Helena Bodin and Ragnar Hedlund, eds. Byzantine Gardens and Beyond. Acta Universitatis Upsaliensis. Studia Byzantina Upsaliensia, 13. Uppsala: Uppsala Universitet, 2013.
Timothy Power. The Red Sea from Byzantium to the Caliphate: AD 500–1000. American University in Cairo Press, 2012.
…the book is a sound comprehensive introduction to the field of early Christian philosophy.
George Karamanolis, The Philosophy of Early Christianity. Ancient Philosophies. Durham: Acumen, 2013.
Dr. Rakova has produced a praiseworthy book on the attitudes of the Orthodox Slavs toward the Fourth Crusade. Setting her investigation within the broader supranational framework of Orthodox Slavdom enables her to see the larger picture both geographically and temporally and gives credence to her conclusion that the Orthodox Slavs as a cultural entity developed a mutual sense of history over the middle ages.
Snezhana Rakova. Peter Skipp, trans. The Fourth Crusade in the Historical Memory of the Eastern Orthodox Slavs. Sofia: Tendril Publishing House, 2013.
In this reader's view, the great strength of this work is the integration of Shenoute into the late Roman world, and scholars and students of the rural economy or poverty in the ancient world would do well to pick up this book. The wealth of information López has provided about Shenoute's place in the economy of fifth-century Panopolis is valuable in itself, but his convincing interpretation concerning the connection between Shenoute's self-presentation and his support of the poor also adds an important new angle for the interpretation of the fifth-century monastic economy.
Ariel G. López. Shenoute of Atripe and the Uses of Poverty: Rural Patronage, Religious Conflict and Monasticism in Late Antique Egypt. Transformation of the classical heritage, 50. Berkeley; Los Angeles; London: University of California Press, 2013.
And taken both independently and as a whole, the fourteen excellent chapters in this collection demonstrate both the Mediterranean character of late medieval Anatolia and its environs, and also the ways in which it was an arena for conflict and competition among external regions that might be seen as non-Mediterranean.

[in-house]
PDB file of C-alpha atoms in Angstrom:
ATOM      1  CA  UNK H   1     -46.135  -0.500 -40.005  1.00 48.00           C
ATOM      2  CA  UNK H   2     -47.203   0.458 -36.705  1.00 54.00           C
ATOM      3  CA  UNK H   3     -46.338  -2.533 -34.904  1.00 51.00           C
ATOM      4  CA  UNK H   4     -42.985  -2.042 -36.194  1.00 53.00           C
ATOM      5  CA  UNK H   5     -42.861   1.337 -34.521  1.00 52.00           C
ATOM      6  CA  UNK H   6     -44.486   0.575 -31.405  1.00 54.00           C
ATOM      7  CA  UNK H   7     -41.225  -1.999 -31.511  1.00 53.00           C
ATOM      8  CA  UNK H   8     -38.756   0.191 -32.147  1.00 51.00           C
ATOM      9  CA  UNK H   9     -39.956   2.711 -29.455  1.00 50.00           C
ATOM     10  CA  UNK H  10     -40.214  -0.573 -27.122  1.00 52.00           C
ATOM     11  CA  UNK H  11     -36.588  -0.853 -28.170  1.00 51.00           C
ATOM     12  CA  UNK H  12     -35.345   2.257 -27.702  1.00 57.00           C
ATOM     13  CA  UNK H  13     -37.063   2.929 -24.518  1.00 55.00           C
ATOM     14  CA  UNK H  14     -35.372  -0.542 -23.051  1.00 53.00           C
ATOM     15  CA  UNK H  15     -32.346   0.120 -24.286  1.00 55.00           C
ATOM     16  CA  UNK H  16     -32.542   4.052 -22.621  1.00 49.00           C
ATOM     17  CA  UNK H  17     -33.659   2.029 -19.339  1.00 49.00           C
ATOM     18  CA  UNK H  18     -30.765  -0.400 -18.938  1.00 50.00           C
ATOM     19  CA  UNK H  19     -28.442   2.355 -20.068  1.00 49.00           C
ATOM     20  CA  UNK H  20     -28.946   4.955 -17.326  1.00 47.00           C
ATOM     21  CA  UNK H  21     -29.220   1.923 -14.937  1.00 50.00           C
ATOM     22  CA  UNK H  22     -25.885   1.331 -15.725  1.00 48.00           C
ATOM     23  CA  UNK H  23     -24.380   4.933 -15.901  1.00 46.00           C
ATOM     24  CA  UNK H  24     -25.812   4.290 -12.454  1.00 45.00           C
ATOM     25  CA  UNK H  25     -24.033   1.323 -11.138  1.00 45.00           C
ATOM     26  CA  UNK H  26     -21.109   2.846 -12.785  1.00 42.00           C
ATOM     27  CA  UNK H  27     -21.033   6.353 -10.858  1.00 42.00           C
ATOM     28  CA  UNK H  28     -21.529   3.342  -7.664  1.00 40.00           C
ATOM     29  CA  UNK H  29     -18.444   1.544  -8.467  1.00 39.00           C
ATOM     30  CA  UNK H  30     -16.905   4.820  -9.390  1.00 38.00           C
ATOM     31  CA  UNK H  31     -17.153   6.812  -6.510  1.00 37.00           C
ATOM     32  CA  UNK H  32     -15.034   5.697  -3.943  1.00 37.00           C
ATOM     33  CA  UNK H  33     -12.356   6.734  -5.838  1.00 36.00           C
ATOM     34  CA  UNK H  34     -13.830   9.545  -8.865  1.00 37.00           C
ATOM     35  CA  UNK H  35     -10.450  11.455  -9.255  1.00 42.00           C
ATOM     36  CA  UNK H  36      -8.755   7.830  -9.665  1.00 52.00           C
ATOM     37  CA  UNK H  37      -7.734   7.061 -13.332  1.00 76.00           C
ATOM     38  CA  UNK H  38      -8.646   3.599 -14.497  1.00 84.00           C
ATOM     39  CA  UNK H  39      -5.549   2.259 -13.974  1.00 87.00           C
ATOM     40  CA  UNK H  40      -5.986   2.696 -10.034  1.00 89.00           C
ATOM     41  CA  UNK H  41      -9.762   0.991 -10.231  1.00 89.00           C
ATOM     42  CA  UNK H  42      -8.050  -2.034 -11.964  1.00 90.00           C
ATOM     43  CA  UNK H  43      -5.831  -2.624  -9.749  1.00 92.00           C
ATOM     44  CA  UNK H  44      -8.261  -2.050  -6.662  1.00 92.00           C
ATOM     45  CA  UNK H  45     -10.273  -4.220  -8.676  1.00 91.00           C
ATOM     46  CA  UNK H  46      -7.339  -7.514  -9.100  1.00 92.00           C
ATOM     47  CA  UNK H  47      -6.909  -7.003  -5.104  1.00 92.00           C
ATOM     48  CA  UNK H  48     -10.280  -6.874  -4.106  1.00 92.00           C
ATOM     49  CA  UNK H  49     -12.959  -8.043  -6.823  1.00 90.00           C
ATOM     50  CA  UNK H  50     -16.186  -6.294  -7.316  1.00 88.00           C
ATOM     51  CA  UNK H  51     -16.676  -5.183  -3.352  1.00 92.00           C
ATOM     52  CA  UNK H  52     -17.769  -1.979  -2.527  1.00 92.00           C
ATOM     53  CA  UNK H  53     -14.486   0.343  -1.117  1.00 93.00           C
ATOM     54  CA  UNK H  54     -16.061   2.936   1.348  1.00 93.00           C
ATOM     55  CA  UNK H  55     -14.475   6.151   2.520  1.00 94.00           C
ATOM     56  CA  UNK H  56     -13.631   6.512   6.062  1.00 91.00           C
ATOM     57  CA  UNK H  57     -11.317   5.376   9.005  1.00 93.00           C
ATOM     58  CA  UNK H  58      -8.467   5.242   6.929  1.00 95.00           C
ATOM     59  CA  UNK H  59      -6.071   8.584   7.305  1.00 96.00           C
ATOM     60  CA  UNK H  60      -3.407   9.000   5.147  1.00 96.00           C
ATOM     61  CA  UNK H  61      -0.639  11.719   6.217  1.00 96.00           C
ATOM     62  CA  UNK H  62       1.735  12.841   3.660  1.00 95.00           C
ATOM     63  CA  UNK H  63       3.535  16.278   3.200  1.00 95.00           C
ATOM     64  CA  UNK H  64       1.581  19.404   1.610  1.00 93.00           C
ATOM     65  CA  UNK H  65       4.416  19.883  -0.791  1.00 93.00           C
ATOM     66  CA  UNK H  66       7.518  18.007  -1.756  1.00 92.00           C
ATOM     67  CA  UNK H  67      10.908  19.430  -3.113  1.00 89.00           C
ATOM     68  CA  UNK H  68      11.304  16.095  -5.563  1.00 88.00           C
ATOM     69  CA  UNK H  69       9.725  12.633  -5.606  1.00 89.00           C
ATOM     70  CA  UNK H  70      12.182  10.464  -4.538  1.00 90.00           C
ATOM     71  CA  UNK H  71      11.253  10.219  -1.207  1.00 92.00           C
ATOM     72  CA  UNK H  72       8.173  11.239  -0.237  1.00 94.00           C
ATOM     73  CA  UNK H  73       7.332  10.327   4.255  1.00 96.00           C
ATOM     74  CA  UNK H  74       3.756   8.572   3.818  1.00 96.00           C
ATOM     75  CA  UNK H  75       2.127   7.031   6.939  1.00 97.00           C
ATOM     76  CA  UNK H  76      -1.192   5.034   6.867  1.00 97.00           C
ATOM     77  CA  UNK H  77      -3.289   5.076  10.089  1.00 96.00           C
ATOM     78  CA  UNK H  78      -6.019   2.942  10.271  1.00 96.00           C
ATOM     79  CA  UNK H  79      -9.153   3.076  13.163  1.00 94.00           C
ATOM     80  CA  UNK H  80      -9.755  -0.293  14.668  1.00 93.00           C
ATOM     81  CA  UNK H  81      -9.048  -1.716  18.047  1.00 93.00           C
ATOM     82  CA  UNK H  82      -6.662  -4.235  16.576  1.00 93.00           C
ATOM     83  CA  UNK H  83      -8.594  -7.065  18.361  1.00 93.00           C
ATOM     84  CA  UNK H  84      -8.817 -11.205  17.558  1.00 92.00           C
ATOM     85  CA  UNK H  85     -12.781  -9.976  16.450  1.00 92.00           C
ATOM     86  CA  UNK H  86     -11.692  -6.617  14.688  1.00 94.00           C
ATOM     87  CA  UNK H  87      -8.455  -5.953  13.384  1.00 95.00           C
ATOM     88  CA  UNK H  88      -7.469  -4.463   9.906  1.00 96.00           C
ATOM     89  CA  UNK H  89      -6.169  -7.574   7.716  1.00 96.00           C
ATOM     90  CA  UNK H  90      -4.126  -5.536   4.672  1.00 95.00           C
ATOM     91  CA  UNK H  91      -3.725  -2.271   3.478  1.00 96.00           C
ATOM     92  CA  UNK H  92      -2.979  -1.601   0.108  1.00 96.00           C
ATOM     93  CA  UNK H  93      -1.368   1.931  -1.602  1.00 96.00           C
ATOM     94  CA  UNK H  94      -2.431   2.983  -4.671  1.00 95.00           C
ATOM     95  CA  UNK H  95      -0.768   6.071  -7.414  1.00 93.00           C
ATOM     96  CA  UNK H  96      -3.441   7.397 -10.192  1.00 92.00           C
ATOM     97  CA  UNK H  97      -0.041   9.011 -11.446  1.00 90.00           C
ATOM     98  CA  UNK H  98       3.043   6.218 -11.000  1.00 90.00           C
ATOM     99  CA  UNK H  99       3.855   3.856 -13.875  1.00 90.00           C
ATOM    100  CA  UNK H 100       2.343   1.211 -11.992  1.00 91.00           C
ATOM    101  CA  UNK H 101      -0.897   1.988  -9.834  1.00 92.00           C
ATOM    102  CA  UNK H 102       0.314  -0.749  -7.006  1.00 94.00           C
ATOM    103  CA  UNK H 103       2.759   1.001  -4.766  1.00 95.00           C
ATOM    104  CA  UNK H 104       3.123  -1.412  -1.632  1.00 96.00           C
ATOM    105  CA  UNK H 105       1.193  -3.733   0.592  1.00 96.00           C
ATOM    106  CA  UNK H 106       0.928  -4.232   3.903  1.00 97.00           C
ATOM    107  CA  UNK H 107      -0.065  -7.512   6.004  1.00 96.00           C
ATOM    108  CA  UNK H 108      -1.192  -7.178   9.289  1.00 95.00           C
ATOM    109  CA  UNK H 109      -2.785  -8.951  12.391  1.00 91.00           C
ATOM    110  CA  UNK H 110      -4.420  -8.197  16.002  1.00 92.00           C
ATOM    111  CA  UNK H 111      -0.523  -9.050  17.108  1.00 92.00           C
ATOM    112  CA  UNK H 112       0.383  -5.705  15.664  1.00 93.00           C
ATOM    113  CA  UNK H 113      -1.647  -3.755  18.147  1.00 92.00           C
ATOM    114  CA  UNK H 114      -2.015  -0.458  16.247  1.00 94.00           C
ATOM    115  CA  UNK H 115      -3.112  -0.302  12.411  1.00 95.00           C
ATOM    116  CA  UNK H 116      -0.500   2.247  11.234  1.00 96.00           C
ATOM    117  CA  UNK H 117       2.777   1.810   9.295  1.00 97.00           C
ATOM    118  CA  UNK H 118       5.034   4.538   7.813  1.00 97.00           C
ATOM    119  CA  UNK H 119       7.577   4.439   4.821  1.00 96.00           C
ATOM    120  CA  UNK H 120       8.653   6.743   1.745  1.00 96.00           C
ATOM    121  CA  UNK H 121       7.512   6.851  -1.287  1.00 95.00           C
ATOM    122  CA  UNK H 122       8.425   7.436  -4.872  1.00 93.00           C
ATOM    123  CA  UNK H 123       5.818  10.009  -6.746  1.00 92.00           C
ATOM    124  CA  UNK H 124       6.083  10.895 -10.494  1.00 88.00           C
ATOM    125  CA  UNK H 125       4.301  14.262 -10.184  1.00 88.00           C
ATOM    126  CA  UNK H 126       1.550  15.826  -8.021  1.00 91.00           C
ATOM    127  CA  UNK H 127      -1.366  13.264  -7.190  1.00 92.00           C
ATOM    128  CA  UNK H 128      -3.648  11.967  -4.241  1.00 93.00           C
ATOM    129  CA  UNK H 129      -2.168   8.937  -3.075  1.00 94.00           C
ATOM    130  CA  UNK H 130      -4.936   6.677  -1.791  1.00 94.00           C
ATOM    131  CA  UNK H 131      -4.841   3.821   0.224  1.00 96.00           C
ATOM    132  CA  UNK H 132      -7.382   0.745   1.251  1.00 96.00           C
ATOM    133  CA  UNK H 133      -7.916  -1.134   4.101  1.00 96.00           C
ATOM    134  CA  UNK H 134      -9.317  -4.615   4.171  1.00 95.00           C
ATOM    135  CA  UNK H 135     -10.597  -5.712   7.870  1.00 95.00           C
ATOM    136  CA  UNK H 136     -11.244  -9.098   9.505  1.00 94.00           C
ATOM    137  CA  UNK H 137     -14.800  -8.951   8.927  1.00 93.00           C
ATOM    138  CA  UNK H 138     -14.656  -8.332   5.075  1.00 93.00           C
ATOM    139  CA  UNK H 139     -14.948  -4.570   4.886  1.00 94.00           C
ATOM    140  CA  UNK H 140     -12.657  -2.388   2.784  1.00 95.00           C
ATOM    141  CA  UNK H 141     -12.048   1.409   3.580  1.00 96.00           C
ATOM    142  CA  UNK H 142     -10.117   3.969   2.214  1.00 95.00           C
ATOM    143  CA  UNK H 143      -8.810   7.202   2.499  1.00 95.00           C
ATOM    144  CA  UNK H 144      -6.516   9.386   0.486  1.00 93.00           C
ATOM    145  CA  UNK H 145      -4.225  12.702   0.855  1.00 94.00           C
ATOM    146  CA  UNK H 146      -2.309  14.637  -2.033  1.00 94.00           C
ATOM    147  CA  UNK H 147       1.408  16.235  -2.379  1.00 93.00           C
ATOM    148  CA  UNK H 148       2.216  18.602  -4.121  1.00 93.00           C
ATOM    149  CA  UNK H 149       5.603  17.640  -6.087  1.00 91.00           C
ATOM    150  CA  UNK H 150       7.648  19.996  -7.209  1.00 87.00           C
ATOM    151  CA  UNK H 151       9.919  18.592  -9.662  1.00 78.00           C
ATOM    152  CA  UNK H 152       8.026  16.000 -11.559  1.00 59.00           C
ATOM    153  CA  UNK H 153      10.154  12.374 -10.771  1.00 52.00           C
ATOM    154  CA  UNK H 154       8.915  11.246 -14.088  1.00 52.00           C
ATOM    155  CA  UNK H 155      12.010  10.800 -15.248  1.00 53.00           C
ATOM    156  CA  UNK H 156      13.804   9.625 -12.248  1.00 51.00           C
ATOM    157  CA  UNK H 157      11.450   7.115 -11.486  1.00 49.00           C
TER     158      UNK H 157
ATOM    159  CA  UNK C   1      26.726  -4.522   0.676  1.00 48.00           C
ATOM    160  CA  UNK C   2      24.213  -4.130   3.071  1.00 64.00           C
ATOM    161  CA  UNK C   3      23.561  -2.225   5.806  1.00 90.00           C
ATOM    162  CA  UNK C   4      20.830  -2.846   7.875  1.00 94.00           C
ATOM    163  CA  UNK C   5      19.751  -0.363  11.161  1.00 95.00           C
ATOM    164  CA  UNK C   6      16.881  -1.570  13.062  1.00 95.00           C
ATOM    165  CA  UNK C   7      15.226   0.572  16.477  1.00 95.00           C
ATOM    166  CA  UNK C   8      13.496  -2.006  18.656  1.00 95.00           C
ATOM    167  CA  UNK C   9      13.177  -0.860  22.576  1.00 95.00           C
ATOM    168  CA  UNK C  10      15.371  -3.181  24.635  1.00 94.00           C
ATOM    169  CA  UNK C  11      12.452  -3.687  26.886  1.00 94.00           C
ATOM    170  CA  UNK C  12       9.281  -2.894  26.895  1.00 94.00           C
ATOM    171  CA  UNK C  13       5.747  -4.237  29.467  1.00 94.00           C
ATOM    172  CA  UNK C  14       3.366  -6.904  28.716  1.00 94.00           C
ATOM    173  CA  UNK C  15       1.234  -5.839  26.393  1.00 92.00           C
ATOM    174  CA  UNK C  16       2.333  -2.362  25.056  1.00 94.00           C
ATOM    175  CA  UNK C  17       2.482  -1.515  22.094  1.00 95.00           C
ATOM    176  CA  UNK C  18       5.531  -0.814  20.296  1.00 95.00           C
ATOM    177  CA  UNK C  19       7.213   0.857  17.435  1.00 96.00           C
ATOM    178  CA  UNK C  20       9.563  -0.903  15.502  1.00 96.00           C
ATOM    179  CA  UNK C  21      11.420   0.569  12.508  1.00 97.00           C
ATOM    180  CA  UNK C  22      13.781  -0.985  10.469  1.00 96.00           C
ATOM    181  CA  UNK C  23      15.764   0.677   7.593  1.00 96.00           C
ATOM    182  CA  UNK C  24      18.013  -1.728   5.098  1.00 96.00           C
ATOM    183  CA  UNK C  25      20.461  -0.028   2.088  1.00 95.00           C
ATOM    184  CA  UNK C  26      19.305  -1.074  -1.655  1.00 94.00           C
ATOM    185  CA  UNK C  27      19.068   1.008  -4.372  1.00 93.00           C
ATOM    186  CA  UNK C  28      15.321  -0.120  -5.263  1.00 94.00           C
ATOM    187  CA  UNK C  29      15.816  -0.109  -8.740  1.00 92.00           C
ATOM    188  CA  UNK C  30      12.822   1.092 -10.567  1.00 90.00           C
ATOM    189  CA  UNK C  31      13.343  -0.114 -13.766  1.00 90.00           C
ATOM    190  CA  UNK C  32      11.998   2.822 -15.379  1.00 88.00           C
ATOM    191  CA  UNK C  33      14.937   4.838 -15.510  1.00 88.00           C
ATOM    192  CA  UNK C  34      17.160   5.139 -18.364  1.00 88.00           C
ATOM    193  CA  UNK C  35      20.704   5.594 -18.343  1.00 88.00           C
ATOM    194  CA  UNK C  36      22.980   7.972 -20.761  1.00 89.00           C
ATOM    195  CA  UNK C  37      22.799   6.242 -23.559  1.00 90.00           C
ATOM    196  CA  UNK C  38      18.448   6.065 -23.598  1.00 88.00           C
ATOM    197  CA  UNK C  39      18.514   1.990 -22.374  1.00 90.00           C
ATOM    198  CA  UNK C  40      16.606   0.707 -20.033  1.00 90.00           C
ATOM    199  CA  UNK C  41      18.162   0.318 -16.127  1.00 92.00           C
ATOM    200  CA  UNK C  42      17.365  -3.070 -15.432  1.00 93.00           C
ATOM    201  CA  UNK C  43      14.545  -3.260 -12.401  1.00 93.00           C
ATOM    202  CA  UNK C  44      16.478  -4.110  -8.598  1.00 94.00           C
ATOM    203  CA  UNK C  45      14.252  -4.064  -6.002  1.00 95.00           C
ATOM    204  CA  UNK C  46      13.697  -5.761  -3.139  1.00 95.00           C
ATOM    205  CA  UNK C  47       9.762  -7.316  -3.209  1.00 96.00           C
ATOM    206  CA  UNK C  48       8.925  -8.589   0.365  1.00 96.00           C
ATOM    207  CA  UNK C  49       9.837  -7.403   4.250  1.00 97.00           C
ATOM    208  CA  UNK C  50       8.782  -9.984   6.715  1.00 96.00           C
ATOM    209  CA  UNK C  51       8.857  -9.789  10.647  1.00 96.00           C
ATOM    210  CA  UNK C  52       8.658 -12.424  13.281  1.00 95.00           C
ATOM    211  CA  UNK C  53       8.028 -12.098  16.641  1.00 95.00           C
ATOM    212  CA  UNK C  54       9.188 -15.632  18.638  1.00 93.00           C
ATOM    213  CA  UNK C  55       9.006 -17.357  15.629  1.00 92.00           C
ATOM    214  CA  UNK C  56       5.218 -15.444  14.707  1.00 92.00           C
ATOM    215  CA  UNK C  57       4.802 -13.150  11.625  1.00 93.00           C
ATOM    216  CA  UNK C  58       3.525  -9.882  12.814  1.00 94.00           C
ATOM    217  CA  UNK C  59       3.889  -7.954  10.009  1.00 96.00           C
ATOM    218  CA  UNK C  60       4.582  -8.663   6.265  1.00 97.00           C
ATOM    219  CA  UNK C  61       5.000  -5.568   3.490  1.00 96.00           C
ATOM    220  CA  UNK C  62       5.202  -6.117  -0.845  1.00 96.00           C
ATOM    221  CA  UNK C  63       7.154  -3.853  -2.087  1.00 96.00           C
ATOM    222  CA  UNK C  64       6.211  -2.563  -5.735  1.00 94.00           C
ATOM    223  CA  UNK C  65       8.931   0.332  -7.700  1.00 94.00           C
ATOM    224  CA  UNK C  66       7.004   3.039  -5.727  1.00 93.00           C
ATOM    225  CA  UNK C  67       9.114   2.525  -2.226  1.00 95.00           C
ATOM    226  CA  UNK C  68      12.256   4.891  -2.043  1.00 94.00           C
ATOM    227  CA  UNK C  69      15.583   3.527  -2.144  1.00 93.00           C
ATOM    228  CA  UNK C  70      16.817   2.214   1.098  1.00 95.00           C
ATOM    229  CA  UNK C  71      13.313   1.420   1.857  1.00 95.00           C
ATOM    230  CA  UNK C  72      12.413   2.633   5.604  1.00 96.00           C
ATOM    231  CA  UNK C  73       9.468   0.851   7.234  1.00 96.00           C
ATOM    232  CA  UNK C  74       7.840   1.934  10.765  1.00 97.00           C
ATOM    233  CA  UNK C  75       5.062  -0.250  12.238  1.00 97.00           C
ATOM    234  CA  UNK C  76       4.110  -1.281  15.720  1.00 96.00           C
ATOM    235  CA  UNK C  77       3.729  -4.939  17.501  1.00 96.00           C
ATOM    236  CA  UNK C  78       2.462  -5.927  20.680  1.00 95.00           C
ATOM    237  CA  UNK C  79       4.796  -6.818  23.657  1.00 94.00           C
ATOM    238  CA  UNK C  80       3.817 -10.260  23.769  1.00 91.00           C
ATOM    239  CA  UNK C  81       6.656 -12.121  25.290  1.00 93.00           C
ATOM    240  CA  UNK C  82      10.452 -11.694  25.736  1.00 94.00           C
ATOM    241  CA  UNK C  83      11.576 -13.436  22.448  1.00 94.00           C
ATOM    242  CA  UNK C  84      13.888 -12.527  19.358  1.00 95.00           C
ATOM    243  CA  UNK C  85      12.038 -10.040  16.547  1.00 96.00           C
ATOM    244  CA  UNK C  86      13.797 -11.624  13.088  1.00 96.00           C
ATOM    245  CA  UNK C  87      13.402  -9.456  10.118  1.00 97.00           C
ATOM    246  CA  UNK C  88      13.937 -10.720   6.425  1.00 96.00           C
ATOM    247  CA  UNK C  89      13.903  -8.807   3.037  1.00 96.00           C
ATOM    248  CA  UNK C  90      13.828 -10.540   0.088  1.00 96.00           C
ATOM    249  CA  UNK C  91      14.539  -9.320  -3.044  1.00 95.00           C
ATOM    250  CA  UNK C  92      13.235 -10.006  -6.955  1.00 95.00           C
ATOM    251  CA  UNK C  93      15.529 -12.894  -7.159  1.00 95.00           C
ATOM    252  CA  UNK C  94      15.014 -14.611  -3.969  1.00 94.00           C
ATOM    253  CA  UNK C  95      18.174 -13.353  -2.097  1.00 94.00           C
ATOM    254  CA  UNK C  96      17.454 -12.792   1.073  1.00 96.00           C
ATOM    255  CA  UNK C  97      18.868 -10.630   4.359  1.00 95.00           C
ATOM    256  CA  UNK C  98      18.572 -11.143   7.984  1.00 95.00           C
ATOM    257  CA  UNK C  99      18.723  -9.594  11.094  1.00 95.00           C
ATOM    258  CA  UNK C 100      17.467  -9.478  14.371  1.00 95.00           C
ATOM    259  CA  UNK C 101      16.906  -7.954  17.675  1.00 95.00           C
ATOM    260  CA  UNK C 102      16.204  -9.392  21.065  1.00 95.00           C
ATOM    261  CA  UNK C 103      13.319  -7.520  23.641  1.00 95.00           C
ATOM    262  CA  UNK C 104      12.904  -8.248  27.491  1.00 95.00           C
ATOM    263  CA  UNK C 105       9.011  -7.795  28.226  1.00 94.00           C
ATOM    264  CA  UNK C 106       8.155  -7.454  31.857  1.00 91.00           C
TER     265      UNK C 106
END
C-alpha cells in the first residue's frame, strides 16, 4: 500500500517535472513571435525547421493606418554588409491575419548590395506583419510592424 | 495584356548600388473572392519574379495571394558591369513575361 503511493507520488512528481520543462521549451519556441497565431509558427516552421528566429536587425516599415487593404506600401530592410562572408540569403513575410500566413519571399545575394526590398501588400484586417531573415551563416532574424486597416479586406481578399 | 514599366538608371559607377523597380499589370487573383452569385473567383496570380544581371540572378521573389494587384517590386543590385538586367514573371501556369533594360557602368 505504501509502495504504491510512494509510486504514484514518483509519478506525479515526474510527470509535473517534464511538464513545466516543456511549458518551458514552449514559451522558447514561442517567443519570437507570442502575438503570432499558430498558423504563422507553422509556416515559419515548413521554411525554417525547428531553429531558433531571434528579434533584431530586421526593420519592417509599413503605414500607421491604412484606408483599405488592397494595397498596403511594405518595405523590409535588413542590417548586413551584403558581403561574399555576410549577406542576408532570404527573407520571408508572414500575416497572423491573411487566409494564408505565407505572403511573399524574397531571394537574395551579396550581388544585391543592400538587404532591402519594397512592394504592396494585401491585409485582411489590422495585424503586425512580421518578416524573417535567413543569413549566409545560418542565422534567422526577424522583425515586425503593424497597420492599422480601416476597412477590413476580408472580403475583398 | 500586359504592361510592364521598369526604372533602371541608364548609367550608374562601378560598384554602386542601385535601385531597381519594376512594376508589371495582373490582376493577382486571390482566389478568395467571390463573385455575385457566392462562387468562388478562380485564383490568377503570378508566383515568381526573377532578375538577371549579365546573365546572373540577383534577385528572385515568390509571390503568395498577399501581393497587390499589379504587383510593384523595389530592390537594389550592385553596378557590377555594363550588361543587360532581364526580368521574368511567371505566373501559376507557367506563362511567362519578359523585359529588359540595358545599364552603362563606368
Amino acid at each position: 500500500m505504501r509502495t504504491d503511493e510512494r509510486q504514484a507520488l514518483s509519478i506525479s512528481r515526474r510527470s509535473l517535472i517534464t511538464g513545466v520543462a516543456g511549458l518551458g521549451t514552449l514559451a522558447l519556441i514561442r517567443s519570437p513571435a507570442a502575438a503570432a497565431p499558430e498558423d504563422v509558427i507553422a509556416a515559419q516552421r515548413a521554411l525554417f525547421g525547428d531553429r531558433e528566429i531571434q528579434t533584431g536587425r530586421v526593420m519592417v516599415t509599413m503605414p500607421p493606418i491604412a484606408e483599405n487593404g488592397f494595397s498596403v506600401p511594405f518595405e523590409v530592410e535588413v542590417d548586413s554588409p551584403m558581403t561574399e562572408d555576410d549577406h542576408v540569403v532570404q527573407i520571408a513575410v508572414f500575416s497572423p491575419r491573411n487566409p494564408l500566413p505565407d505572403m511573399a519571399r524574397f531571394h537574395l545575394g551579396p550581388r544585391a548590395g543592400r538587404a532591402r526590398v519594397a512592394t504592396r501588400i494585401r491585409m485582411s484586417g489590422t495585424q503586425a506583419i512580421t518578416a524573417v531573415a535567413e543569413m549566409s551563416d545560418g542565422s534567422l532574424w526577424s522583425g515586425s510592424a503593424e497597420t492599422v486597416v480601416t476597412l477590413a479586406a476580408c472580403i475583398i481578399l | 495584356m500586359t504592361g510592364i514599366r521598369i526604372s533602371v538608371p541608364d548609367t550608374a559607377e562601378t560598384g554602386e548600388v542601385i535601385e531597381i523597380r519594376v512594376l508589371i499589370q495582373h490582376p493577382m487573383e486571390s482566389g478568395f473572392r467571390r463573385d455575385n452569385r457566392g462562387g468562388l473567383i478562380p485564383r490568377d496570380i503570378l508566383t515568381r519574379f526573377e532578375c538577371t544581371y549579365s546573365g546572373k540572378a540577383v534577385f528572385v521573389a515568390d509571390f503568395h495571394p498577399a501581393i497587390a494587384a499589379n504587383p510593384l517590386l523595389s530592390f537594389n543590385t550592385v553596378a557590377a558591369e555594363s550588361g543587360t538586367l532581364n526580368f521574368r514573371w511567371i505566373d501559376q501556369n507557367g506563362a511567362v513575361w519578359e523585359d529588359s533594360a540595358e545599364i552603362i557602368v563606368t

Jonathan Harris, Catherine Holmes, Eugenia Russell, eds. Byzantines, Latins, and Turks in the Eastern Mediterranean World after 1150. Oxford studies in Byzantium. Oxford; New York: Oxford University Press, 2012.
Casiday's book, the outgrowth of articles written over the past twelve years, suggests a significant revision to current scholarship on Evagrius.
Augustine Casiday. Reconstructing the Theology of Evagrius Ponticus: Beyond Heresy. Cambridge: Cambridge University Press, 2013.
It is a fundamental contribution to late Byzantine history and institutions.
Mark C. Bartusis. Land and Privilege in Byzantium: The Institution of Pronoia. Cambridge: Cambridge University Press, 2013.
In this volume, then, one finds not only this finely crafted exposition, but also, with measured voice, a careful unpacking and persuasive analysis of difficult texts concerning the Evergetis.
Richard H Jordan and Rosemary Morris. The Hypotyposis of the Monastery of the Theotokos Evergetis, Constantinople (11th–12th Centuries): Introduction, Translation and Commentary. Burlington, VT: Ashgate, 2012.
Averil Cameron, ed. Late Antiquity on the Eve of Islam. The formation of the classical Islamic world, 1. Farnham; London; Burlington, VT: Ashgate Variorum, 2013.
The book brings to the attention of scholars a valuable body of archival material and presents it in a systematic, enlightening, and accessible manner.
Nickiphoros Tsougarakis. The Latin Religious Orders in Medieval Greece, 1204–1500. Medieval Church Studies, 18. Turnhout: Brepols, 2012.
The immediate achievement of Byzantine Epirus is to situate this half-millennium of regional history within a longer, more dynamic narrative of geographic and social evolution that continues down to the present; its larger contribution may be to remind us to view the margins of political mainstreams on their own terms rather than through the lens of external control. Theoretically justified, clearly organized, and closely documented, this fresh reconsideration of a remote and beautiful mountainous land will be of lasting value.
Myrto Veikou. Byzantine Epirus: A Topography of Transformation: Settlements of the Seventh-Twelfth Centuries in Southern Epirus and Aetoloacarnania, Greece. The Medieval Mediterranean. Leiden: Brill, 2012.